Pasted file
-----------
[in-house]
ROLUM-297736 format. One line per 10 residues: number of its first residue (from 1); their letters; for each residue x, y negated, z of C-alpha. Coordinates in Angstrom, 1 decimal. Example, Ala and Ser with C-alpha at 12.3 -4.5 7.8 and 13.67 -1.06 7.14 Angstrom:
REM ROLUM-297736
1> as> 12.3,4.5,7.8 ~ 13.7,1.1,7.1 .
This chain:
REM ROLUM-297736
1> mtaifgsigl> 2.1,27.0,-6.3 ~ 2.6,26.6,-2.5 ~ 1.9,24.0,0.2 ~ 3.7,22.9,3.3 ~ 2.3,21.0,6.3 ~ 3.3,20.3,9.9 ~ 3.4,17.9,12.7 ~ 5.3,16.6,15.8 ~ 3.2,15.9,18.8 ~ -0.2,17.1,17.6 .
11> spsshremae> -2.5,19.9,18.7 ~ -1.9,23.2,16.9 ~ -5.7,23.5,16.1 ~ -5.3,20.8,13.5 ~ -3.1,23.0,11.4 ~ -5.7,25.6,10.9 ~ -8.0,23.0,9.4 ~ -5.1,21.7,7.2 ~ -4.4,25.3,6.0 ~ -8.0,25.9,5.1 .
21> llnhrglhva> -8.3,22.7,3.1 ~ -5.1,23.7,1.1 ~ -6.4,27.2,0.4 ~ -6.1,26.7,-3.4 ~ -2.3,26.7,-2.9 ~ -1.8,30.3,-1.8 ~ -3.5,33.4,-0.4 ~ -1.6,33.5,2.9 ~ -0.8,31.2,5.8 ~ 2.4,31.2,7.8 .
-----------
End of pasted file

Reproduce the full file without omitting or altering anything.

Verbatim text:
[in-house]
ROLUM-297736 format. One line per 10 residues: number of its first residue (from 1); their letters; for each residue x, y negated, z of C-alpha. Coordinates in Angstrom, 1 decimal. Example, Ala and Ser with C-alpha at 12.3 -4.5 7.8 and 13.67 -1.06 7.14 Angstrom:
REM ROLUM-297736
1> as> 12.3,4.5,7.8 ~ 13.7,1.1,7.1 .
This chain:
REM ROLUM-297736
1> mtaifgsigl> 2.1,27.0,-6.3 ~ 2.6,26.6,-2.5 ~ 1.9,24.0,0.2 ~ 3.7,22.9,3.3 ~ 2.3,21.0,6.3 ~ 3.3,20.3,9.9 ~ 3.4,17.9,12.7 ~ 5.3,16.6,15.8 ~ 3.2,15.9,18.8 ~ -0.2,17.1,17.6 .
11> spsshremae> -2.5,19.9,18.7 ~ -1.9,23.2,16.9 ~ -5.7,23.5,16.1 ~ -5.3,20.8,13.5 ~ -3.1,23.0,11.4 ~ -5.7,25.6,10.9 ~ -8.0,23.0,9.4 ~ -5.1,21.7,7.2 ~ -4.4,25.3,6.0 ~ -8.0,25.9,5.1 .
21> llnhrglhva> -8.3,22.7,3.1 ~ -5.1,23.7,1.1 ~ -6.4,27.2,0.4 ~ -6.1,26.7,-3.4 ~ -2.3,26.7,-2.9 ~ -1.8,30.3,-1.8 ~ -3.5,33.4,-0.4 ~ -1.6,33.5,2.9 ~ -0.8,31.2,5.8 ~ 2.4,31.2,7.8 .